Building Your Advisor Network (Part 5) | Sharpe Group
Posted March 28th, 2024

Building Your Advisor Network (Part 5)

Building Your Advisor NetworkRead Part 4, “The Role of the Professional Fiduciary,” here.

When I am asked if Sharpe has marketing materials designed for professional advisors, I respond with this question:

“What is your goal in marketing to professional advisors?” Here’s why.

If your goal in marketing to advisors is to have them suggest your organization as a charitable beneficiary to their clients, this simply does not happen. The scenario of an attorney telling a client that they would benefit by making a charitable gift and the client responding with, “Okay, who should I give it to?” is not realistic.

Educating advisors about the benefits of charitable giving, however, is a worthy goal. We know that virtually every bequest provision and 90% of all other planned gifts will require a professional advisor, whether it be an accountant, attorney or professional advisor. By communicating with advisors, you can position your organization as one that is known to be informed and competent so as not to slow down or impede their clients’ charitable plans. As in every aspect of successful fundraising, it’s about building relationships.

Make a plan

A good first step with every donor interaction is to ask, “Do you have a trusted advisor with whom you work?” You can then begin building a database of those names and start engaging with this list by providing educational materials and creating networking opportunities.

Some of my clients mail a personalized copy of Sharpe’s Federal Tax Pocket Guide each year to their advisor network. Materials such as these can present your organization as a capable partner, one that will make meeting a client’s charitable goals a smooth and rewarding process for all.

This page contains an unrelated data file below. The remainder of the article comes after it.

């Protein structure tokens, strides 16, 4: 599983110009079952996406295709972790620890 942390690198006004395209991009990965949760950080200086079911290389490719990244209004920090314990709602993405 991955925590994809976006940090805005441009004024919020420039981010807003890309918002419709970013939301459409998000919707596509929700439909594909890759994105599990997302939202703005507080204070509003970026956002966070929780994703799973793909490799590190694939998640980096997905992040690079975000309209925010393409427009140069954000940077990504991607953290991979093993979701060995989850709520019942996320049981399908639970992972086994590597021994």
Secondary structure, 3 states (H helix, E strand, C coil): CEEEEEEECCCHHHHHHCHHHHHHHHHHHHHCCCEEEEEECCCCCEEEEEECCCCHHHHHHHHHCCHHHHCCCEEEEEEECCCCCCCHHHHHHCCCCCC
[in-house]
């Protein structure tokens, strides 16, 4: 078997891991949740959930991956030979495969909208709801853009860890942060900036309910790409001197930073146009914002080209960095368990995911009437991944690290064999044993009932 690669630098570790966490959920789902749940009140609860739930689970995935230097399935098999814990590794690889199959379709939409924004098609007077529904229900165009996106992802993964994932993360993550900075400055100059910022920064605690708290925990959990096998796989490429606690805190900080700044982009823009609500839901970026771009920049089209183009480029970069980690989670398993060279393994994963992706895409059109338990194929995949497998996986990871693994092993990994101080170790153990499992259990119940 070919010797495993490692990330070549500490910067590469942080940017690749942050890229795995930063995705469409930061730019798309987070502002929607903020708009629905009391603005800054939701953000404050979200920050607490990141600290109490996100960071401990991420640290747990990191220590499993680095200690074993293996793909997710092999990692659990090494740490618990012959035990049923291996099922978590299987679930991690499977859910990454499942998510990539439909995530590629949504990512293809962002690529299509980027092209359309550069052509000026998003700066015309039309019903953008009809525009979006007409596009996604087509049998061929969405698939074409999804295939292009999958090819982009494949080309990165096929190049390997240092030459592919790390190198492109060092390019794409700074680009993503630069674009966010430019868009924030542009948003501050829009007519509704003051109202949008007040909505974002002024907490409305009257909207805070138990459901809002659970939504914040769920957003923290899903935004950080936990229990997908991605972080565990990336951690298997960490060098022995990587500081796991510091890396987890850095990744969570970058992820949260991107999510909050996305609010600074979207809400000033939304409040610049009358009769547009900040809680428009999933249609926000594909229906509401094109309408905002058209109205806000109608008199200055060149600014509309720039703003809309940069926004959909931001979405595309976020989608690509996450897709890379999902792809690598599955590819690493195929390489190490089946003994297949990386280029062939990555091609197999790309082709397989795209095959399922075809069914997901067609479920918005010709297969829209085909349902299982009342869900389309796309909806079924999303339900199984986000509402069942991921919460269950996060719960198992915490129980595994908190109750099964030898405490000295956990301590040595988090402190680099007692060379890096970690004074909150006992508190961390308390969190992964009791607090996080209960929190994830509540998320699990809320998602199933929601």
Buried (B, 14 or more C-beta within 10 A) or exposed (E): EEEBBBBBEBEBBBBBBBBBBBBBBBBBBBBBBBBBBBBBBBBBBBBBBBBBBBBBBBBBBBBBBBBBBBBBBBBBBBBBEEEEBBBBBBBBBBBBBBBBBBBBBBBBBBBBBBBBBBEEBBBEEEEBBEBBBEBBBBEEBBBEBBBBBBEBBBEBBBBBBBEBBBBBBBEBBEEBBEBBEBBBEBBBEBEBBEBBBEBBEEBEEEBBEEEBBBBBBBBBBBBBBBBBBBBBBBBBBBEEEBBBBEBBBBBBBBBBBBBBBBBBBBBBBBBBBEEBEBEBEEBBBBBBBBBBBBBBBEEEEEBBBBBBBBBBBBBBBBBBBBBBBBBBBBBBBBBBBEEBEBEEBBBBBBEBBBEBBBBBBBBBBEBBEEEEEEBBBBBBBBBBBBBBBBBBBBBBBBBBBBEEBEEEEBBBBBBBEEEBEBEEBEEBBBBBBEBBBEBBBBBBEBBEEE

Networking opportunities can serve two purposes: growing your advisor list and providing your donors with valuable estate planning information. Ideally, your board has representation from an accountant, attorney, financial advisor or insurance executive. Meet with them and learn about their business. Highlight their work by inviting donors to a panel discussion where each advisor discusses their role and their connection to your organization.

Another idea is to look for professional affinity groups in your city. Often, a local estate planning council will have a membership segment for nonprofit professionals. These meetings are an excellent opportunity to build relationships and learn about trends and concerns in the financial and estate planning fields.

Approach building your professional advisor network much like you approach building donor relationships with the additional focus of being respectful of the advisors’ time and bringing them something of value with each interaction.

“The Role of the Accountant” is part five in the five-part blog series “Getting To Know the Advisors” by Kristin Croone.

Sharpe Group Senior Consultant Kristin Croone

Kristin Croone, JD, is a senior consultant who assists her clients with estate settlement as well as provides advice and develops strategies for successful gift planning programs. Connect with Kristin at or via LinkedIn.

Sharpe’s annual “Federal Tax Pocket Guide” makes an ideal piece to share with advisors in your area. Featuring updated tax and financial figures, these comprehensive guides are ideal for your advisor network of attorneys, trust officers, financial planners and accountants.

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